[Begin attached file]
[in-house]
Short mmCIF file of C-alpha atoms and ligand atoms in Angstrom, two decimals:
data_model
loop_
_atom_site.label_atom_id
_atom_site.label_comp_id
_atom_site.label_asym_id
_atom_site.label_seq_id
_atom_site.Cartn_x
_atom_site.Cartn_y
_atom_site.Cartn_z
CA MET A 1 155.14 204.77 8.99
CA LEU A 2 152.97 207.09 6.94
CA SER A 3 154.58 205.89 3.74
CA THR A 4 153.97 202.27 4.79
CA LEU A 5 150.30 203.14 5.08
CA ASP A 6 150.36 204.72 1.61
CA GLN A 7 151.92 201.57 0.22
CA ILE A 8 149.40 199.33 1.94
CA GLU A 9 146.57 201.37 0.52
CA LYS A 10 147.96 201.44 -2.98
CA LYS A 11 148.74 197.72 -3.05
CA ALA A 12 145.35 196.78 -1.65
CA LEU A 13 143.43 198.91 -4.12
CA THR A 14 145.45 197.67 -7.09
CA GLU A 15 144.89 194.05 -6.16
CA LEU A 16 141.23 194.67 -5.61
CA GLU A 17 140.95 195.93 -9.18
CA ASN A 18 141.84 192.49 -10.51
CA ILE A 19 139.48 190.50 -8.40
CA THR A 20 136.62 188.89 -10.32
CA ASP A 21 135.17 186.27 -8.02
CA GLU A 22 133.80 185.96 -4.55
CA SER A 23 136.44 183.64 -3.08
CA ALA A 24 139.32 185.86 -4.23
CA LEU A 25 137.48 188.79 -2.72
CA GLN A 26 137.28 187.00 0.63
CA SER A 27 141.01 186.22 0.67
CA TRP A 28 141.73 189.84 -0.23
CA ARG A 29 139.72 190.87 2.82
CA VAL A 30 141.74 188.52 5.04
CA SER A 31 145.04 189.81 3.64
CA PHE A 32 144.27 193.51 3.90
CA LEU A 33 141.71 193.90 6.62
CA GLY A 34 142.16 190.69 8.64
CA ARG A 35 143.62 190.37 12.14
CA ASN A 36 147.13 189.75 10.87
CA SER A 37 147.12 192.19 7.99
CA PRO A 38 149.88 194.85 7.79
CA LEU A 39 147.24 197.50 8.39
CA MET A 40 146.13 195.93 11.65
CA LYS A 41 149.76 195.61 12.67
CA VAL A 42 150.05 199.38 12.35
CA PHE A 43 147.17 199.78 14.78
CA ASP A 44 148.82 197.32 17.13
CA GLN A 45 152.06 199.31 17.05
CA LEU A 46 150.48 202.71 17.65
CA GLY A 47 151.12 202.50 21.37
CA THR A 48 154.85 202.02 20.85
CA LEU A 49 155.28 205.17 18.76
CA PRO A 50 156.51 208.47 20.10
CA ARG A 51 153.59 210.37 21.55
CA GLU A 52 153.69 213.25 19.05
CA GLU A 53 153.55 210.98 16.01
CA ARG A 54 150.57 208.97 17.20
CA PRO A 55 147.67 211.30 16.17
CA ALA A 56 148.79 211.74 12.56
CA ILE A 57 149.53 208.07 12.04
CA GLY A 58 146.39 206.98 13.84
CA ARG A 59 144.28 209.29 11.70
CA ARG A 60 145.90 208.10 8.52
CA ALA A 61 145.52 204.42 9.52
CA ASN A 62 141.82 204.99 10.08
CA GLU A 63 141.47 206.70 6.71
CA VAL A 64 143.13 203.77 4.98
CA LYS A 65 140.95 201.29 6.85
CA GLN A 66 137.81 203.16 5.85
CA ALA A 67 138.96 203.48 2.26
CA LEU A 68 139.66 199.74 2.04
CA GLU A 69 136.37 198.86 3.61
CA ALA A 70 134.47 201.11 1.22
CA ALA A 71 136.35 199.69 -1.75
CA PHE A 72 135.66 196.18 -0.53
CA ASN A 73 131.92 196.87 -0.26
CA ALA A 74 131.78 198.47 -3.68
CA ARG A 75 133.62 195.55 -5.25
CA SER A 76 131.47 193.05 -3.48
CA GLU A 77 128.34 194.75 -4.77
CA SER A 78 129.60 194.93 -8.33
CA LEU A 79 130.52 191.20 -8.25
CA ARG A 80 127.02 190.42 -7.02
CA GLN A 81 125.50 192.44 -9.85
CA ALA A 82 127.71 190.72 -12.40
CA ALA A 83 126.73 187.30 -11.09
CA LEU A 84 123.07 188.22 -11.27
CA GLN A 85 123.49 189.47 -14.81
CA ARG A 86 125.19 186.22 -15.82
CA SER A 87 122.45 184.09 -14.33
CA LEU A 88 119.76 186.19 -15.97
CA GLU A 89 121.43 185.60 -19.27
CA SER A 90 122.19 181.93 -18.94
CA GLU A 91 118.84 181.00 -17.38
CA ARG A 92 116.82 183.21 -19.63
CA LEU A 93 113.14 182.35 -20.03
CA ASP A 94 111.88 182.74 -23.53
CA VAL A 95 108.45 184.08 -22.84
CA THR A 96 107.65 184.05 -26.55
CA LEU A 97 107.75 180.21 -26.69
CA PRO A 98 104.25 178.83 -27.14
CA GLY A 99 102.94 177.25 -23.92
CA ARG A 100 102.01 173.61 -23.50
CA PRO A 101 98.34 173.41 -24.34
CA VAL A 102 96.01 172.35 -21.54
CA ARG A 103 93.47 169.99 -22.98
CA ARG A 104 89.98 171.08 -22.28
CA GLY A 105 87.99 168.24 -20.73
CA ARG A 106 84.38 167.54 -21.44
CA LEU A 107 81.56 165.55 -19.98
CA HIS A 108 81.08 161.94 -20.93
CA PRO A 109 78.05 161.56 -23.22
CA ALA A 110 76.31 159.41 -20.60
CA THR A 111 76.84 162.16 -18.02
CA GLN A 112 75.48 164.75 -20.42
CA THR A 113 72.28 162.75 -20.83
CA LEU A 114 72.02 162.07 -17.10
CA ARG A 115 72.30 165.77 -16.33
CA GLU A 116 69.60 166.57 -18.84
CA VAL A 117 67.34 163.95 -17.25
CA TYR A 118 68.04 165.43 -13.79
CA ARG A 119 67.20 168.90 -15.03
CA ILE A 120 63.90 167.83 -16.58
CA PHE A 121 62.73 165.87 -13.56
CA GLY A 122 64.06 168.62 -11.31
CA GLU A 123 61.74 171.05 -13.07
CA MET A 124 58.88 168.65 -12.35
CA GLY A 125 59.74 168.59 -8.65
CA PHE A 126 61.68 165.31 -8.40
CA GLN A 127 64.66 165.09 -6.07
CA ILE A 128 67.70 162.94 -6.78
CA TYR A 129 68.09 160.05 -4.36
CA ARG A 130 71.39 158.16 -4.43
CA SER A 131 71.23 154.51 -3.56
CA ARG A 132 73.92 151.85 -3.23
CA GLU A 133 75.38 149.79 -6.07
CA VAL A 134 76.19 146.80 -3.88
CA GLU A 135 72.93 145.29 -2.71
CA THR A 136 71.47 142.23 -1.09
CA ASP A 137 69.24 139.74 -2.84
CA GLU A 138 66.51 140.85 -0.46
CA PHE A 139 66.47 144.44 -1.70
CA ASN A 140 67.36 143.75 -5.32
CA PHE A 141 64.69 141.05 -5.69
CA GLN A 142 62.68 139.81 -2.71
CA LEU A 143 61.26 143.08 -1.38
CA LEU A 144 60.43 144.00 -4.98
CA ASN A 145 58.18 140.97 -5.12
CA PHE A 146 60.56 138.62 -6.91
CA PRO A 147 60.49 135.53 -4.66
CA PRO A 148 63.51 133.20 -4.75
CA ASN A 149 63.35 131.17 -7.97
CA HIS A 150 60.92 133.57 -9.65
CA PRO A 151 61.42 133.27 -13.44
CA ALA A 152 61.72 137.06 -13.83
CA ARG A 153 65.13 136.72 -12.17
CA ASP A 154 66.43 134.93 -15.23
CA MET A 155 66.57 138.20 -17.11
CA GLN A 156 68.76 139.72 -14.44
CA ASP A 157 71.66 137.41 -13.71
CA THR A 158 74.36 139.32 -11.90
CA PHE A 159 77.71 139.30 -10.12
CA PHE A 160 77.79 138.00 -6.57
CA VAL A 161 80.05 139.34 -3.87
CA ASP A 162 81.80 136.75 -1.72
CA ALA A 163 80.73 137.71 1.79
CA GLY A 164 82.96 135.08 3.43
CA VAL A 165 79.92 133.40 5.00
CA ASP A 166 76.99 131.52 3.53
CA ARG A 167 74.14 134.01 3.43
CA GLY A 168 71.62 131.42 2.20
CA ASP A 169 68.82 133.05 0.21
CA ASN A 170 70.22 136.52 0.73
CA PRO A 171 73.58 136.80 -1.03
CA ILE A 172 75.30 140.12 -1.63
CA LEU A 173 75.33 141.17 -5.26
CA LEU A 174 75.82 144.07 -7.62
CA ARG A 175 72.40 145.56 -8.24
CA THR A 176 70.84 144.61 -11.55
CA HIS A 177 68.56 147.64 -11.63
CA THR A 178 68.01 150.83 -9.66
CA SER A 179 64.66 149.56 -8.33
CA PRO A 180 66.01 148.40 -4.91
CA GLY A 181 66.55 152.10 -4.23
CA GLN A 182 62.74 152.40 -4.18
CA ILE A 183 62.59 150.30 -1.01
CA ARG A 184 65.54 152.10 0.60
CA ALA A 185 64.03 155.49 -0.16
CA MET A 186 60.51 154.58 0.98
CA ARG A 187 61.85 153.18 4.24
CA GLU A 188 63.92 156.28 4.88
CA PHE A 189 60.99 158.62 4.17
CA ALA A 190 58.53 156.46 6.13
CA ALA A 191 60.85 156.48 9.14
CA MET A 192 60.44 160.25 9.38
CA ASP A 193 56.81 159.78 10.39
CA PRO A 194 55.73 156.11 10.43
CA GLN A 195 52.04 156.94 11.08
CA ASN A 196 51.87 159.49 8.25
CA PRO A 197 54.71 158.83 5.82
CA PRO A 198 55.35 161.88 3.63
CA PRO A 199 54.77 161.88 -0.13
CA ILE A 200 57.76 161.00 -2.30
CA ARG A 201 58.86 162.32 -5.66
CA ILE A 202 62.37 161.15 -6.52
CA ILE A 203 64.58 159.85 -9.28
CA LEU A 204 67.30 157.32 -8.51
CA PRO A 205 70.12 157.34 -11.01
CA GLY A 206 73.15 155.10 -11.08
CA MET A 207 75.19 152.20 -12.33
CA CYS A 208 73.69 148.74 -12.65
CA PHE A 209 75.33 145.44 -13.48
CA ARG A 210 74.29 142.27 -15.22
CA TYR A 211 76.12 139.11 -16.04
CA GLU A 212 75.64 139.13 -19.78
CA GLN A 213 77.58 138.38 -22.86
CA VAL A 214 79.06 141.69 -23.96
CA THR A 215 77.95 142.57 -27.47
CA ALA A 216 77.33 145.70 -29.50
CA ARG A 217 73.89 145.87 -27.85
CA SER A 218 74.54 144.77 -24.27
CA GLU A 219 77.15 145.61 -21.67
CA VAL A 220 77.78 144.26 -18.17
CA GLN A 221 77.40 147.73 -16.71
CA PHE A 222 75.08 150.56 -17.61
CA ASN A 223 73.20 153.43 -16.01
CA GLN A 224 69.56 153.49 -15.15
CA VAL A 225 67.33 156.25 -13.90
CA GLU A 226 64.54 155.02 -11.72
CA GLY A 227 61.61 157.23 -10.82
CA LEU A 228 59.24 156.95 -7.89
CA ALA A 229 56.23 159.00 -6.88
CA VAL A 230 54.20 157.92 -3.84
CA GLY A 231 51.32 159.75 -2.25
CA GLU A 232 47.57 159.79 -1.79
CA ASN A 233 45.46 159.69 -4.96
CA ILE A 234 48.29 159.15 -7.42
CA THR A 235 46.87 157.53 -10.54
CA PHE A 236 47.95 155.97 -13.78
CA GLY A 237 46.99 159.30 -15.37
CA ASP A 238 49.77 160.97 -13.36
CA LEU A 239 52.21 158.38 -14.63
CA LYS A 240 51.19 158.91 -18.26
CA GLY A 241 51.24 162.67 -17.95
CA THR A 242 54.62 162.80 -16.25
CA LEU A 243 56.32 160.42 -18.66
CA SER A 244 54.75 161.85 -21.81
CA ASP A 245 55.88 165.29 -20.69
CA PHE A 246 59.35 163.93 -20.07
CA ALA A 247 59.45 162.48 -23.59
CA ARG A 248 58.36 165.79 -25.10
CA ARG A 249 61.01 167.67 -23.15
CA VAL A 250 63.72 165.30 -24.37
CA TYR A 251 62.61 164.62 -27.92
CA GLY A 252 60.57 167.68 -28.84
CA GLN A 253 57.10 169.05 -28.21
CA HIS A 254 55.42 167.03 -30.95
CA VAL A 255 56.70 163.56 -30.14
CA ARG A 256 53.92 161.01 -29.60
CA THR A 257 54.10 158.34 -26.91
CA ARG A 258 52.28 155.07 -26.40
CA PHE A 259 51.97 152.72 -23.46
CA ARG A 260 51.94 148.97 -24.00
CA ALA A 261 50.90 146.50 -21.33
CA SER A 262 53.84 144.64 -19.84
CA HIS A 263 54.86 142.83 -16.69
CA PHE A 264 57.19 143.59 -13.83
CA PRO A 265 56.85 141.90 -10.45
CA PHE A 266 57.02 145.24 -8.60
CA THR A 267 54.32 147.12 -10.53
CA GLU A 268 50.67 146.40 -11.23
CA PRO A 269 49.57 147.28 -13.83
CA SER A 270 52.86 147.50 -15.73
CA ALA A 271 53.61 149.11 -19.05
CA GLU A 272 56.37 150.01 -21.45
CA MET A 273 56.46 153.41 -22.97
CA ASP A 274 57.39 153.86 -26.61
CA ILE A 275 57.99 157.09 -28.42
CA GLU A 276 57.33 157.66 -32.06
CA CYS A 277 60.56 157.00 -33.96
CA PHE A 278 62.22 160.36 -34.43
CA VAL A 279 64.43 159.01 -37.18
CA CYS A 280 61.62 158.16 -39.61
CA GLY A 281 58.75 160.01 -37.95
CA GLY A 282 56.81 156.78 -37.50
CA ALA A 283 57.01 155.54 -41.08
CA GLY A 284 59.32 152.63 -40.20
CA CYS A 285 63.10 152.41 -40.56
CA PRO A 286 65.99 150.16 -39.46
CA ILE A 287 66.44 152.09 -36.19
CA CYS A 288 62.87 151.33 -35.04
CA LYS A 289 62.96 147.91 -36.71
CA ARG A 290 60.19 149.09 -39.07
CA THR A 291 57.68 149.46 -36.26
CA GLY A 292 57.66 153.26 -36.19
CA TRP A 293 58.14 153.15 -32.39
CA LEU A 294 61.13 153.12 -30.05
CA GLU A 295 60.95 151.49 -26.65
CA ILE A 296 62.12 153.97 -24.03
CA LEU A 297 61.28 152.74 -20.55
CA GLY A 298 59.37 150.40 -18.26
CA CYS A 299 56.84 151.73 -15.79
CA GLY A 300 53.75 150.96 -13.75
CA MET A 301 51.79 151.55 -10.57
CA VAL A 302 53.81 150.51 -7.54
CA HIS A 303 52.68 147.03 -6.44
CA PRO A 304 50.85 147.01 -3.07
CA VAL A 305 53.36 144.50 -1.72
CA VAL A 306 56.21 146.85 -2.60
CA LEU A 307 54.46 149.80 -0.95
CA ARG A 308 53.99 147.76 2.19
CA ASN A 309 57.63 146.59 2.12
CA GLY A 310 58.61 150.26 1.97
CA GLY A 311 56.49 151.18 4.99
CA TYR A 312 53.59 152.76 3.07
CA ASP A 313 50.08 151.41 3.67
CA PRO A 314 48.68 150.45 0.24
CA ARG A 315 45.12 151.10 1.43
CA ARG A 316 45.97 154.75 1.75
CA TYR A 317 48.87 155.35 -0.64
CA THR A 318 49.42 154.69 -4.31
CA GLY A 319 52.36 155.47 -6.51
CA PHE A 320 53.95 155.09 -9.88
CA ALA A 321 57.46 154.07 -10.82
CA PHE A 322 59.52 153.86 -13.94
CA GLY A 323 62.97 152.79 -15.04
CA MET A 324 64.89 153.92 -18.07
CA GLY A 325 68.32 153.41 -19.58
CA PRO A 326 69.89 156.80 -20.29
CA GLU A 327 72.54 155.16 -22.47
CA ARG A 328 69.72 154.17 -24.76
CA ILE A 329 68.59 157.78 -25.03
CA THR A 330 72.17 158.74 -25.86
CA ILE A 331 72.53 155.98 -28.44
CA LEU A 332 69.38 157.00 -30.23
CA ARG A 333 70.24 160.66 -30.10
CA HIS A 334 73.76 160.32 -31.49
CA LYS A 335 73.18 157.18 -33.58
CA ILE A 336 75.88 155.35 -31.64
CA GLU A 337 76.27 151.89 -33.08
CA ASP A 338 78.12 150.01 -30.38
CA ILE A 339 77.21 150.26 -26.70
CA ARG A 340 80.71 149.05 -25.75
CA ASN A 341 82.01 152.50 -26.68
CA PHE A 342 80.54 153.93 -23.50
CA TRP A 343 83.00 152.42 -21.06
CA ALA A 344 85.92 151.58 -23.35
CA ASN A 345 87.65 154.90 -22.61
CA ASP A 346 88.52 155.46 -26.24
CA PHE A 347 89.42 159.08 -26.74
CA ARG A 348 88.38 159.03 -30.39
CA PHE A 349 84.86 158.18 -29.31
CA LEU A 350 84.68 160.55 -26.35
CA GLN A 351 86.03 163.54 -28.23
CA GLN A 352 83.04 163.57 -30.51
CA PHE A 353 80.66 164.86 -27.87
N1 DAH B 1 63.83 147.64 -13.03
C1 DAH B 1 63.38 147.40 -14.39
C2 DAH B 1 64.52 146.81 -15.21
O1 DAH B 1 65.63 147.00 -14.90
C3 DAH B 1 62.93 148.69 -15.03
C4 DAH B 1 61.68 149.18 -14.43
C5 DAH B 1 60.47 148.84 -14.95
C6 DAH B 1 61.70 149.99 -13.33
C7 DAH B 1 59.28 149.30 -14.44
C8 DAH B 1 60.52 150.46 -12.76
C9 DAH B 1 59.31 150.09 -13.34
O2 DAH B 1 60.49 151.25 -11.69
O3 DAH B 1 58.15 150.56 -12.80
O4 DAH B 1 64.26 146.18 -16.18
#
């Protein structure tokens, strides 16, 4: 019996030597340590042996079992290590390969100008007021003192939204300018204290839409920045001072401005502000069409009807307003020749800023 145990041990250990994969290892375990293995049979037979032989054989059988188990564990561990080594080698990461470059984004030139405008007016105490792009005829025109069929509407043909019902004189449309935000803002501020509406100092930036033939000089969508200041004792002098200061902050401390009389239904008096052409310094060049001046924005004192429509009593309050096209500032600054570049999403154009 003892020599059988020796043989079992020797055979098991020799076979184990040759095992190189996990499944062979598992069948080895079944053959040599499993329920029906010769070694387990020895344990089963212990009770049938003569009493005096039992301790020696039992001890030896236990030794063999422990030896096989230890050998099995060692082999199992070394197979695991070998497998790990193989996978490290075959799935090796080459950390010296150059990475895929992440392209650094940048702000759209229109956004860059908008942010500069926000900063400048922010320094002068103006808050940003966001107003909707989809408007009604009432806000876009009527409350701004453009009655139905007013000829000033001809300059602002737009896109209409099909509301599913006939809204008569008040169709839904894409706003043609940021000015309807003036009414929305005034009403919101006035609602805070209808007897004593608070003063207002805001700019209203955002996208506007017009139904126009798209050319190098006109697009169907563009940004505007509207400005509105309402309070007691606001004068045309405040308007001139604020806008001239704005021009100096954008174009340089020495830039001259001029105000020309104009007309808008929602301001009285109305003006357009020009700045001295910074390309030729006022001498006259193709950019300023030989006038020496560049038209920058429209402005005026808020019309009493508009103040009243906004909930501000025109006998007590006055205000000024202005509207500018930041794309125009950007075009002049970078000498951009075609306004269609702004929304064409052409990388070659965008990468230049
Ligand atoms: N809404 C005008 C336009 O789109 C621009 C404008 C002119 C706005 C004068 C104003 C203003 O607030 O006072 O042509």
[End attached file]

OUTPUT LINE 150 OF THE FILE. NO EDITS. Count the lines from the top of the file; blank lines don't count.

CA PHE A 139 66.47 144.44 -1.70